We’re prankful for these April Fools’ Day TV shows

Jordan Peele in the "Zone"

Tired of tying your roommate’s shoes together on April Fools’ Day?

Then again, you could always opt for hand buzzers. Or you can actually drag yourself into the current millennium and watch the premieres of some fine, prank-worthy TV shows.

Hidden whoopee cushions optional of course.

Begin the calendar’s ultimate trickster day with “The Substitute” (Nickelodeon: 2pm ET/PT). The all-new unscripted series, from the producers of “Undercover Boss,” features disguised celebs going undercover as (what else?) substitute teachers. The April 1 episode has “Henry Danger” star Jace Norman springing his fake teacher impression on actual middle school students. 

 

 

It’s all part of Nickelodeon’s April Fools’ Day marathon which also includes the classic “Sponge Bob SquarePants” episode “Fools in April.”

The dark side

Hulu’s latest edition of its horror anthology series “Into the Dark” begins streaming April 1 — with the episode’s NSFW title way beyond our ability to print here. (Trust us, it’s the perfect twist on AFD.) The series, which began in October, consists of just a single episode per month — each one focusing on a holiday found in that month. (It’s our favorite show here at National Today, for obvious reasons!)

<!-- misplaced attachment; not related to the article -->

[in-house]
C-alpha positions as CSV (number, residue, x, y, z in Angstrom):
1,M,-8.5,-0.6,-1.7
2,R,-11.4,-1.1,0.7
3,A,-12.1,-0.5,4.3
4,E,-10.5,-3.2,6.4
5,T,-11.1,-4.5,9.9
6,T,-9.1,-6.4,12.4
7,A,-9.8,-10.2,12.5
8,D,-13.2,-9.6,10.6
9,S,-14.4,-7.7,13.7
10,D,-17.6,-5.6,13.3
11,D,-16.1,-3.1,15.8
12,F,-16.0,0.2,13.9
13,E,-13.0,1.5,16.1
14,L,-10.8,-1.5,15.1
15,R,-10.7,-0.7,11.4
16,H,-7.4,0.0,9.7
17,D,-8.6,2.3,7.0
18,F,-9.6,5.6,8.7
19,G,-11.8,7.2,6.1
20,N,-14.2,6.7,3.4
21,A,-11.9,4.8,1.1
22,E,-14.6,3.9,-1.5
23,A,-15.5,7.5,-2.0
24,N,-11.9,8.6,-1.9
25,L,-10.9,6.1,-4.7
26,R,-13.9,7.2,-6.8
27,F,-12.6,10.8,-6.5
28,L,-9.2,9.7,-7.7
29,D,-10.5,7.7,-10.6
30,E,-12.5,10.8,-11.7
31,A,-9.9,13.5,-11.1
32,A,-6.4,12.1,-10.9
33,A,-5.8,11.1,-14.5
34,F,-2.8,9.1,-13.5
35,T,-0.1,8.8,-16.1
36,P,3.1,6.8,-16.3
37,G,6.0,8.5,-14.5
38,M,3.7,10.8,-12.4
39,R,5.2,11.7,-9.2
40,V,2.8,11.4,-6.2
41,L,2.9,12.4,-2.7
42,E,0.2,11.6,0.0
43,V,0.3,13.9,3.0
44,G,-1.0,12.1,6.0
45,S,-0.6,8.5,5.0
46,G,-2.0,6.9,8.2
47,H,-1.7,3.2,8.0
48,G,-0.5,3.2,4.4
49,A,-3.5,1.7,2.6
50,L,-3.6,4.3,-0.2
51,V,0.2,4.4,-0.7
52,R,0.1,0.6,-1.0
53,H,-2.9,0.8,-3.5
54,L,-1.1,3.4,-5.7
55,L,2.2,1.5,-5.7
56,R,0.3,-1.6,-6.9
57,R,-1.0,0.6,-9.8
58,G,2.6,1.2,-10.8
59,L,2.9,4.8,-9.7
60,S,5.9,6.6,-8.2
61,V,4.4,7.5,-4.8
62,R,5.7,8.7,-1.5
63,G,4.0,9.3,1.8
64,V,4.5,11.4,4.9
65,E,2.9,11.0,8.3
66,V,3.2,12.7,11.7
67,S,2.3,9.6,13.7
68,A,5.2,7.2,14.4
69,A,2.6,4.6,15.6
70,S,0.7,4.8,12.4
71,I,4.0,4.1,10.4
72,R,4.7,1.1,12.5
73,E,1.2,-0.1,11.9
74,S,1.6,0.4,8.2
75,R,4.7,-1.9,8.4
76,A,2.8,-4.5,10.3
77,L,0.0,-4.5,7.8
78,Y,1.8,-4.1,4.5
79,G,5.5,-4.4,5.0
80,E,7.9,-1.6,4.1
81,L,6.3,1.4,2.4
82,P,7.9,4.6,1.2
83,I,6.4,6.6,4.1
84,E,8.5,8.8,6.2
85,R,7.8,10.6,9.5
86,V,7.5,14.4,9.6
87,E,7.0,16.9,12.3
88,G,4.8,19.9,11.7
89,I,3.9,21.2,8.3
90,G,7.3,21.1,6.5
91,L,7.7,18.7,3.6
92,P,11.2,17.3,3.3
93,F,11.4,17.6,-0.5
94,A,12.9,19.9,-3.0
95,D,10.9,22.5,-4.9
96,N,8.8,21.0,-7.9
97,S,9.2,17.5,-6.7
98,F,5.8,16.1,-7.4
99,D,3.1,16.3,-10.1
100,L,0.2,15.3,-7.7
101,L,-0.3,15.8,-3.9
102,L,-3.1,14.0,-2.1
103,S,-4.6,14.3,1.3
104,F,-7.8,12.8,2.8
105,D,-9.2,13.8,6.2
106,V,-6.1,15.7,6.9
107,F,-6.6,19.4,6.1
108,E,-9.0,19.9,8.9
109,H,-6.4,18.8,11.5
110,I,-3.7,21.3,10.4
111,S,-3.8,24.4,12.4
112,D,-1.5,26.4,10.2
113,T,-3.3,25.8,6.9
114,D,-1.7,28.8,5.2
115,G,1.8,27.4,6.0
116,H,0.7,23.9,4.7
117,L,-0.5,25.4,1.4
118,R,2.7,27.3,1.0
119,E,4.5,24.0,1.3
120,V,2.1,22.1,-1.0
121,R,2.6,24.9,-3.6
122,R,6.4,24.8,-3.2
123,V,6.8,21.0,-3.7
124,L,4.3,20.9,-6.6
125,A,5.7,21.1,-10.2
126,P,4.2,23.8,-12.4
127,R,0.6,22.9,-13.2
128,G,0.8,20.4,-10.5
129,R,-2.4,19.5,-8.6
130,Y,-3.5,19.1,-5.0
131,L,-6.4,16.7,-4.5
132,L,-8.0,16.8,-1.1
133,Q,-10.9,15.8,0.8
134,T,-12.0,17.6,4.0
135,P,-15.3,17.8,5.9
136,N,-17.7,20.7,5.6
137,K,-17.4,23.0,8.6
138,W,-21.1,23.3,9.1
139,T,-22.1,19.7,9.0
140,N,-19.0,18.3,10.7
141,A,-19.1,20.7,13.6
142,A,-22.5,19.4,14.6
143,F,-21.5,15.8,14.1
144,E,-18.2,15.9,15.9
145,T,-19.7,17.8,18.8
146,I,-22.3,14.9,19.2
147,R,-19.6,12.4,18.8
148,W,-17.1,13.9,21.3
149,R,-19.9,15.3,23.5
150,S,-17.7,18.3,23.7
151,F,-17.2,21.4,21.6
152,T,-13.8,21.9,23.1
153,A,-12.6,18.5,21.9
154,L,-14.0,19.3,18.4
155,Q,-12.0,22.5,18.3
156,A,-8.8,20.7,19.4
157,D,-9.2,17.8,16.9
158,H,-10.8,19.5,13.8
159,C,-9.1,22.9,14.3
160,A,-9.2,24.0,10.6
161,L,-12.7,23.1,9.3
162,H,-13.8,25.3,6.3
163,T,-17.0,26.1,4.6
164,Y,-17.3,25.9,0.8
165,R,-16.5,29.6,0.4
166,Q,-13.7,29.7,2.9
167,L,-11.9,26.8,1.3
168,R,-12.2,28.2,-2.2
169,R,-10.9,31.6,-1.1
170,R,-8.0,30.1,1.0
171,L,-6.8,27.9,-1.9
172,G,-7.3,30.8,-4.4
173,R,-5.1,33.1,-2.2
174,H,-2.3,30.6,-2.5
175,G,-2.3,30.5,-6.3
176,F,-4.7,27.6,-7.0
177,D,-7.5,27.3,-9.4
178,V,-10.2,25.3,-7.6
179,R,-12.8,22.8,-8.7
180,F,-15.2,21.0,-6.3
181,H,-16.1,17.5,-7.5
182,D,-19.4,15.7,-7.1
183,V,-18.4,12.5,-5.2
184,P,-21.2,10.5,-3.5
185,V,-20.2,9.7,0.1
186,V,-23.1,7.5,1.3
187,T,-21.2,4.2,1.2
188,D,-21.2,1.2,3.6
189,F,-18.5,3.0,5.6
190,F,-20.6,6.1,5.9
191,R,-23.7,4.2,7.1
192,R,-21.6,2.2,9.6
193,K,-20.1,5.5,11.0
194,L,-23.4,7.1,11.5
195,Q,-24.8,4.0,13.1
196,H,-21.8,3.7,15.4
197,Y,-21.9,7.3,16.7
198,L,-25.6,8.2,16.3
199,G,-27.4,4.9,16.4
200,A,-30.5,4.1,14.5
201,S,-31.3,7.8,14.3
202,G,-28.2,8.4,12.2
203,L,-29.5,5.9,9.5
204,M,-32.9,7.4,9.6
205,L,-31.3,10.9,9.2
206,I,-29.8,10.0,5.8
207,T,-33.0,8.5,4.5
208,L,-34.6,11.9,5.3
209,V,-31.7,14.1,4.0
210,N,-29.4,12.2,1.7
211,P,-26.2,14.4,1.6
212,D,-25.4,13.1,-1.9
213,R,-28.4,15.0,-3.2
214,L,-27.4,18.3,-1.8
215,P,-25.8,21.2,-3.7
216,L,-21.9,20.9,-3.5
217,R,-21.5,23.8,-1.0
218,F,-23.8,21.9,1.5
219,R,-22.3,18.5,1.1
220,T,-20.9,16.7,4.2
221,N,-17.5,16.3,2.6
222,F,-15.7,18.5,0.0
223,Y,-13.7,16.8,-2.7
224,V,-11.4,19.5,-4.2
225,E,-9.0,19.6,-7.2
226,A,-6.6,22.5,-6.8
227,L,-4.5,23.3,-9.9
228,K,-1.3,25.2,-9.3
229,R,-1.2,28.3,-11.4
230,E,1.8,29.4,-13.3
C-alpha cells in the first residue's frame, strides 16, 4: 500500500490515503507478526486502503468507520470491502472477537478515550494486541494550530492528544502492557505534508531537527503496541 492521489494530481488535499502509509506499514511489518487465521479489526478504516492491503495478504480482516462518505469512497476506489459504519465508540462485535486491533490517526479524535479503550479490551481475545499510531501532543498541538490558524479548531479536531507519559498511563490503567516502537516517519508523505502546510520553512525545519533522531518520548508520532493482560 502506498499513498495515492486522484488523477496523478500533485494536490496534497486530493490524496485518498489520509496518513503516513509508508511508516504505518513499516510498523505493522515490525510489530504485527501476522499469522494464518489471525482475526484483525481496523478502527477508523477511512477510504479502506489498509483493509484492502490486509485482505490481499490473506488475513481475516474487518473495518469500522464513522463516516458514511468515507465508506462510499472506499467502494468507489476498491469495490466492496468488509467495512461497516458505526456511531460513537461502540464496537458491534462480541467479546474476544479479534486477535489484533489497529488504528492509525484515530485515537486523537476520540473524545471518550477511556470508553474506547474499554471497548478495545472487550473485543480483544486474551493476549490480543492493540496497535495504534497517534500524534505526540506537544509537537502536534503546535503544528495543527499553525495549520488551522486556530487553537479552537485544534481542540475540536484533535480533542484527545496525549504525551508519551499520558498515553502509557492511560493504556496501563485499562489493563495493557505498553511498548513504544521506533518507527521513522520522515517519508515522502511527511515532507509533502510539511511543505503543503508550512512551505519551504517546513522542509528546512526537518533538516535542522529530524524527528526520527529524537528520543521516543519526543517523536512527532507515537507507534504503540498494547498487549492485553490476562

The story focuses on a rather disturbing motel night manager who’s prone to unleashing increasingly sinister practical jokes. This April Fools’ episode made its world premiere at SXSW in mid-March.

Zoning out — again

Jordan Peele, the creative force behind recent horror film hits “Get Out” and “Us,” delivers perhaps April Fools’ Day’s biggest TV surprise with a “Twilight Zone” reboot streaming on CBS All Access. Actor Seth Rogen appears in one of the launch episodes. Peele very much mines humor during the show — as did original series creator Rod Serling.

“One of the things that opened this up for me is realizing [Serling] is a humorist,” Peele told Deadline Hollywood. “We think of him as a horror, science-fiction master but he has a perfect pitch tone of comedy.”

Serious April Fools’ fun. No whoopee cushion required.